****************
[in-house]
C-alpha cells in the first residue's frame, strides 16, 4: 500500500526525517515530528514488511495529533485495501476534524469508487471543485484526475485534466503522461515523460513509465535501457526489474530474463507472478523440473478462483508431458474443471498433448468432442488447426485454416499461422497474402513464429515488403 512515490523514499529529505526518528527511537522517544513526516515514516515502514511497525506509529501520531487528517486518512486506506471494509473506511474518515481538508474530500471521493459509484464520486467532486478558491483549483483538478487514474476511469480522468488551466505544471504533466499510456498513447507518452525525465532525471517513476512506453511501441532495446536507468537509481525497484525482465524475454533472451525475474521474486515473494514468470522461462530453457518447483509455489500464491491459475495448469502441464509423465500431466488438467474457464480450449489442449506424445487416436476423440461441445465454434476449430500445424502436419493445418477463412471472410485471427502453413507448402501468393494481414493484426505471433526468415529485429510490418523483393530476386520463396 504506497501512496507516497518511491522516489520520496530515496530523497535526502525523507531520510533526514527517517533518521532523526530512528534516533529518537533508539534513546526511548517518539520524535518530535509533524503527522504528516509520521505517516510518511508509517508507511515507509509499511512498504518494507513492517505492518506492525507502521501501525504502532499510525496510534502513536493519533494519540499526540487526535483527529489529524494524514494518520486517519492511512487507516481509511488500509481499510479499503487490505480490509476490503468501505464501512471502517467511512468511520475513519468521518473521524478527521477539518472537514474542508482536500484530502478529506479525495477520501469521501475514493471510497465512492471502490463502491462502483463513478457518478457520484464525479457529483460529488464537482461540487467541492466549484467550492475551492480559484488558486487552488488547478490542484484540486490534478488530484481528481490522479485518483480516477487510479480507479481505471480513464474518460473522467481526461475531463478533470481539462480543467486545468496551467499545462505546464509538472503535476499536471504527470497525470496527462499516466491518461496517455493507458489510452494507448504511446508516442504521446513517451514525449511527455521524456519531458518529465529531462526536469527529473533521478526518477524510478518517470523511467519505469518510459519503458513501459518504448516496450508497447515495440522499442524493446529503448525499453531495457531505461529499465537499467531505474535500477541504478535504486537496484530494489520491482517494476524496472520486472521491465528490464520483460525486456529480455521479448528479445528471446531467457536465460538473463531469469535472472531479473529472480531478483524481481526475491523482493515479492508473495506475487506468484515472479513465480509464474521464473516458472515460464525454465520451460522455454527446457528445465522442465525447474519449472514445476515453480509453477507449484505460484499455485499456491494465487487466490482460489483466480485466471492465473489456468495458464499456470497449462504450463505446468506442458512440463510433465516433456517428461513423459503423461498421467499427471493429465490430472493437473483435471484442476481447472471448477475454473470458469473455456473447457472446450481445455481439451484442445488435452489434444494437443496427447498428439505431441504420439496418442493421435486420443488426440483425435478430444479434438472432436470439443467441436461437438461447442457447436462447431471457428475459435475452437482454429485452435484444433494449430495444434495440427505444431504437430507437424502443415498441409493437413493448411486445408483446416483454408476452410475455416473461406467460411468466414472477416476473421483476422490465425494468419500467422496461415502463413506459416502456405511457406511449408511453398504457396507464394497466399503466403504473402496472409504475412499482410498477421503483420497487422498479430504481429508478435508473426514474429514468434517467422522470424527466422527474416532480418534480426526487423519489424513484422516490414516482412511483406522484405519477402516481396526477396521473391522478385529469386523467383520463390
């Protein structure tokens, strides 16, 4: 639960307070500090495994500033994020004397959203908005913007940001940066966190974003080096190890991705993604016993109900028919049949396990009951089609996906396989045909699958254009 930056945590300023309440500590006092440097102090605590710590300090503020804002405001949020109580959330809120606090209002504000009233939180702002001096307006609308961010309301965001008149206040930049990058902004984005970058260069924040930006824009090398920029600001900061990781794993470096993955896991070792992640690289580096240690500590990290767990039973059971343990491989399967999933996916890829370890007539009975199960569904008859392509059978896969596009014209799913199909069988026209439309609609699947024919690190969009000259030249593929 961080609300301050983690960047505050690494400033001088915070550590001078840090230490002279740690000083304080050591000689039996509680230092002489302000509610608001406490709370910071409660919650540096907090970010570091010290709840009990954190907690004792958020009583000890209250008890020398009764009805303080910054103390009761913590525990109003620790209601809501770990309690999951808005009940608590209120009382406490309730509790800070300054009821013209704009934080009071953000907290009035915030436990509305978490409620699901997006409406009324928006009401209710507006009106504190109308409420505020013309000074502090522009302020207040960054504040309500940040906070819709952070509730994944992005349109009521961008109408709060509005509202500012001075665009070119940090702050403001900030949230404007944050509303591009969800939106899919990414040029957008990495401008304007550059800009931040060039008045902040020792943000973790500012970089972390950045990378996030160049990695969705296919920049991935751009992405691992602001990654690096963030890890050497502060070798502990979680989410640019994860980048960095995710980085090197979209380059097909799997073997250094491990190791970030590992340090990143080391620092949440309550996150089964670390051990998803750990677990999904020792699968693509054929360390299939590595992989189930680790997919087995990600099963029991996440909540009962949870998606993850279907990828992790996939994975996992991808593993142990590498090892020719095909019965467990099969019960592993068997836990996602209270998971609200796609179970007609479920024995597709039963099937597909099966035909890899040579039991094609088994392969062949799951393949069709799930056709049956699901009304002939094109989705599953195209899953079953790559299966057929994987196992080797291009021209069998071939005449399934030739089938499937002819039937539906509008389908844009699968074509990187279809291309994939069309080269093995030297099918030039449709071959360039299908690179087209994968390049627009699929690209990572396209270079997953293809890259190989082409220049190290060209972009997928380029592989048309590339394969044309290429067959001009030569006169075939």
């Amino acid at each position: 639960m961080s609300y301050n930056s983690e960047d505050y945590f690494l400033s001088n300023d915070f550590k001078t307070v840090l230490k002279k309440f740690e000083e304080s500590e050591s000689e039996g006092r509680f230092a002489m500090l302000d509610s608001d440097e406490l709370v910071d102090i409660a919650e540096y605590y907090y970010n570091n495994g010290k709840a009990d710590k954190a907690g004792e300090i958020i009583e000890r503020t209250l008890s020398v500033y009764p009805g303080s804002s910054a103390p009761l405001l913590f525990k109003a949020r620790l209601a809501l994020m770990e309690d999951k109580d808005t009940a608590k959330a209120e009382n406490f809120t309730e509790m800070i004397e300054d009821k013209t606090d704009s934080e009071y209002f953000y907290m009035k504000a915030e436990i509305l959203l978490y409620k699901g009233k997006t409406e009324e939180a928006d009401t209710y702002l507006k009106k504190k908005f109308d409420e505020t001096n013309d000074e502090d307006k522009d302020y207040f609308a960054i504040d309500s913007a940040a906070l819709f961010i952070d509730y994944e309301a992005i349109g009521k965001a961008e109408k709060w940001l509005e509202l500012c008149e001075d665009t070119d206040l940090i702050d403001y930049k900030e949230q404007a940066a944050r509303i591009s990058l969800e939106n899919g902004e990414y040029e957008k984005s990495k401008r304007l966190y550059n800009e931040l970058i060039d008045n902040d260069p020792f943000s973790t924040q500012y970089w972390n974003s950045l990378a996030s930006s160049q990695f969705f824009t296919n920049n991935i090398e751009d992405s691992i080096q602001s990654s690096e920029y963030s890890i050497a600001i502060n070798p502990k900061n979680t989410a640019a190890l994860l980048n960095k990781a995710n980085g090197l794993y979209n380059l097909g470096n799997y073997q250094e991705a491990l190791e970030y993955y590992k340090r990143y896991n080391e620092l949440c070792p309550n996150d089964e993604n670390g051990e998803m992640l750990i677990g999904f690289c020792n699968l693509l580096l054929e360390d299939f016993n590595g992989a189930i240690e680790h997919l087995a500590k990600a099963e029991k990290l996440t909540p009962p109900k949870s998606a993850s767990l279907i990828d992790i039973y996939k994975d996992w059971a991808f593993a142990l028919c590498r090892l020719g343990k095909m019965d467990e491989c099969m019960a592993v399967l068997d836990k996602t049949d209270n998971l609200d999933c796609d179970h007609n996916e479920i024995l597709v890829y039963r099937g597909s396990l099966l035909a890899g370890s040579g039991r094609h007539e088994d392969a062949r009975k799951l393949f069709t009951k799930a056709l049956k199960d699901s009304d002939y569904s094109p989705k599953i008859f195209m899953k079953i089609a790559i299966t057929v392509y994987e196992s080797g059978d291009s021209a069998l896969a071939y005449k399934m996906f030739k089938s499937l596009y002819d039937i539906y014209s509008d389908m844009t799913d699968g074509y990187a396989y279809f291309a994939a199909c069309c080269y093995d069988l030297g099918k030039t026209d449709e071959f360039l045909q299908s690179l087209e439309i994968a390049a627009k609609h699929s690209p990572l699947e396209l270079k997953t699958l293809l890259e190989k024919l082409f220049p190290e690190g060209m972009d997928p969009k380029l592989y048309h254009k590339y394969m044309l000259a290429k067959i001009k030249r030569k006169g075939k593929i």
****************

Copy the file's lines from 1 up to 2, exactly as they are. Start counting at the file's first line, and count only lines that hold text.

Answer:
[in-house]
C-alpha cells in the first residue's frame, strides 16, 4: 500500500526525517515530528514488511495529533485495501476534524469508487471543485484526475485534466503522461515523460513509465535501457526489474530474463507472478523440473478462483508431458474443471498433448468432442488447426485454416499461422497474402513464429515488403 512515490523514499529529505526518528527511537522517544513526516515514516515502514511497525506509529501520531487528517486518512486506506471494509473506511474518515481538508474530500471521493459509484464520486467532486478558491483549483483538478487514474476511469480522468488551466505544471504533466499510456498513447507518452525525465532525471517513476512506453511501441532495446536507468537509481525497484525482465524475454533472451525475474521474486515473494514468470522461462530453457518447483509455489500464491491459475495448469502441464509423465500431466488438467474457464480450449489442449506424445487416436476423440461441445465454434476449430500445424502436419493445418477463412471472410485471427502453413507448402501468393494481414493484426505471433526468415529485429510490418523483393530476386520463396 504506497501512496507516497518511491522516489520520496530515496530523497535526502525523507531520510533526514527517517533518521532523526530512528534516533529518537533508539534513546526511548517518539520524535518530535509533524503527522504528516509520521505517516510518511508509517508507511515507509509499511512498504518494507513492517505492518506492525507502521501501525504502532499510525496510534502513536493519533494519540499526540487526535483527529489529524494524514494518520486517519492511512487507516481509511488500509481499510479499503487490505480490509476490503468501505464501512471502517467511512468511520475513519468521518473521524478527521477539518472537514474542508482536500484530502478529506479525495477520501469521501475514493471510497465512492471502490463502491462502483463513478457518478457520484464525479457529483460529488464537482461540487467541492466549484467550492475551492480559484488558486487552488488547478490542484484540486490534478488530484481528481490522479485518483480516477487510479480507479481505471480513464474518460473522467481526461475531463478533470481539462480543467486545468496551467499545462505546464509538472503535476499536471504527470497525470496527462499516466491518461496517455493507458489510452494507448504511446508516442504521446513517451514525449511527455521524456519531458518529465529531462526536469527529473533521478526518477524510478518517470523511467519505469518510459519503458513501459518504448516496450508497447515495440522499442524493446529503448525499453531495457531505461529499465537499467531505474535500477541504478535504486537496484530494489520491482517494476524496472520486472521491465528490464520483460525486456529480455521479448528479445528471446531467457536465460538473463531469469535472472531479473529472480531478483524481481526475491523482493515479492508473495506475487506468484515472479513465480509464474521464473516458472515460464525454465520451460522455454527446457528445465522442465525447474519449472514445476515453480509453477507449484505460484499455485499456491494465487487466490482460489483466480485466471492465473489456468495458464499456470497449462504450463505446468506442458512440463510433465516433456517428461513423459503423461498421467499427471493429465490430472493437473483435471484442476481447472471448477475454473470458469473455456473447457472446450481445455481439451484442445488435452489434444494437443496427447498428439505431441504420439496418442493421435486420443488426440483425435478430444479434438472432436470439443467441436461437438461447442457447436462447431471457428475459435475452437482454429485452435484444433494449430495444434495440427505444431504437430507437424502443415498441409493437413493448411486445408483446416483454408476452410475455416473461406467460411468466414472477416476473421483476422490465425494468419500467422496461415502463413506459416502456405511457406511449408511453398504457396507464394497466399503466403504473402496472409504475412499482410498477421503483420497487422498479430504481429508478435508473426514474429514468434517467422522470424527466422527474416532480418534480426526487423519489424513484422516490414516482412511483406522484405519477402516481396526477396521473391522478385529469386523467383520463390